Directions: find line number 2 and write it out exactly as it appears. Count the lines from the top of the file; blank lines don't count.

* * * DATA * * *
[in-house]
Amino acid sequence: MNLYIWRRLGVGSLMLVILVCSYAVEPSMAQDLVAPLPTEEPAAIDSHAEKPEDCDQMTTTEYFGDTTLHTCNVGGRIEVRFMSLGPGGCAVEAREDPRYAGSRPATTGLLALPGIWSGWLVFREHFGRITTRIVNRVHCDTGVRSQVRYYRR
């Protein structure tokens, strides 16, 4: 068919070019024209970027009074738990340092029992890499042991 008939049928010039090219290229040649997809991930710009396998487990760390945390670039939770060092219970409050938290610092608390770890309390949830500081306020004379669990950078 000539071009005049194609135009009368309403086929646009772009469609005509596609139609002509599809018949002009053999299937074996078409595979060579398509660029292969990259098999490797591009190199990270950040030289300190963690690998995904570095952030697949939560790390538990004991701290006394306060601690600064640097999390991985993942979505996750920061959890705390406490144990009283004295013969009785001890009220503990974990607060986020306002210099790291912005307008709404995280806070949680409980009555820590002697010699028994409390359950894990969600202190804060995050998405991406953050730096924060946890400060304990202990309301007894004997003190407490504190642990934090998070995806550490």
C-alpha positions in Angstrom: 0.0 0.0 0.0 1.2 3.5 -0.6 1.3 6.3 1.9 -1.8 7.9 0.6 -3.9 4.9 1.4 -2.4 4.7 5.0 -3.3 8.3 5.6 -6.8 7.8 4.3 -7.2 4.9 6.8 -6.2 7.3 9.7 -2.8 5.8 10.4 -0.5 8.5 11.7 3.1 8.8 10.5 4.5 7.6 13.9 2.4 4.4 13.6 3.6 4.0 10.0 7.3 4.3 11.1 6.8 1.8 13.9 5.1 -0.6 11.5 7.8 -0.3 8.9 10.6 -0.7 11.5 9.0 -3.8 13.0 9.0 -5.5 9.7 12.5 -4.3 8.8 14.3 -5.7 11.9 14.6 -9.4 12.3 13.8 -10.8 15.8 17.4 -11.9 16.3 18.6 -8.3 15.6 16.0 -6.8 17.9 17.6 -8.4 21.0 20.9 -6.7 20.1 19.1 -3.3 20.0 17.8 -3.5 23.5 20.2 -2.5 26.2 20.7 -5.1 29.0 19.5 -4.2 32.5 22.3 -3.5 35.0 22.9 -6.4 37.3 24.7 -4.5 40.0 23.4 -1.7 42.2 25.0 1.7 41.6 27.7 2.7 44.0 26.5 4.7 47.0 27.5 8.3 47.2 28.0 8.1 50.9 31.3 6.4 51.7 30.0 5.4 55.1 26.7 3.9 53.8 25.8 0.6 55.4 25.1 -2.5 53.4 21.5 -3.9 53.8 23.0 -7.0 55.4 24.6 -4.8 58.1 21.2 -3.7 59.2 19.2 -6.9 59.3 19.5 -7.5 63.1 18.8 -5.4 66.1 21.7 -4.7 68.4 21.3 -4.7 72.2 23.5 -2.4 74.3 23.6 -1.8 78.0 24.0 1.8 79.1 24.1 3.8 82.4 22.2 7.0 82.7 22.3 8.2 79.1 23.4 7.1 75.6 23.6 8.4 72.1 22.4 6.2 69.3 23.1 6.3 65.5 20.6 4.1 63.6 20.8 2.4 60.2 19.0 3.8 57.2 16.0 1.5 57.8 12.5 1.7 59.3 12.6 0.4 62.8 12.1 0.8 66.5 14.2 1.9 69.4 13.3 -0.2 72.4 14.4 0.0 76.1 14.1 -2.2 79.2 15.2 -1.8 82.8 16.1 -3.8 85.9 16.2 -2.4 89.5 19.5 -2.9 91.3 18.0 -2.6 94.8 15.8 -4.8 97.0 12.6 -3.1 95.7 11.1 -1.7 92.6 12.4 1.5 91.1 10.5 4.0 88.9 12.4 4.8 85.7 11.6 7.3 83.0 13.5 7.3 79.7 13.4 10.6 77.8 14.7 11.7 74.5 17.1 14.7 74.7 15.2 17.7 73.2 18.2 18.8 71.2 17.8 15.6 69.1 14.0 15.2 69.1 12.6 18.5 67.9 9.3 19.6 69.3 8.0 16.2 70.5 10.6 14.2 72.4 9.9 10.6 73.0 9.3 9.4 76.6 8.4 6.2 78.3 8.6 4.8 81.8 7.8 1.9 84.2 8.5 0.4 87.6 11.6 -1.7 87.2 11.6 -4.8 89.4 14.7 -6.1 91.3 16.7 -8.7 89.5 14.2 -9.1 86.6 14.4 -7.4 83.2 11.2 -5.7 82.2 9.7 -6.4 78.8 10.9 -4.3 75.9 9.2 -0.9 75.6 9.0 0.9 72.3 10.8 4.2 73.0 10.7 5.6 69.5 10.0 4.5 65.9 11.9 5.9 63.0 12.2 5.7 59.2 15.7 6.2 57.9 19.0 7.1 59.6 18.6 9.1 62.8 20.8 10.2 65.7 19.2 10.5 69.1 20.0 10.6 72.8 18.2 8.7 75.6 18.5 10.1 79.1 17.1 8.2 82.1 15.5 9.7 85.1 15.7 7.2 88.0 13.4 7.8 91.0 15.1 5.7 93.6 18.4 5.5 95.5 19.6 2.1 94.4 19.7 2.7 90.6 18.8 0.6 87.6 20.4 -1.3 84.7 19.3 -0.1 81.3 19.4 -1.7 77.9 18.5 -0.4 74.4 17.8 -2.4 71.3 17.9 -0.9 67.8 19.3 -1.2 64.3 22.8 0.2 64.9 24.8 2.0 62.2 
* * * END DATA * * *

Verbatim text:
Amino acid sequence: MNLYIWRRLGVGSLMLVILVCSYAVEPSMAQDLVAPLPTEEPAAIDSHAEKPEDCDQMTTTEYFGDTTLHTCNVGGRIEVRFMSLGPGGCAVEAREDPRYAGSRPATTGLLALPGIWSGWLVFREHFGRITTRIVNRVHCDTGVRSQVRYYRR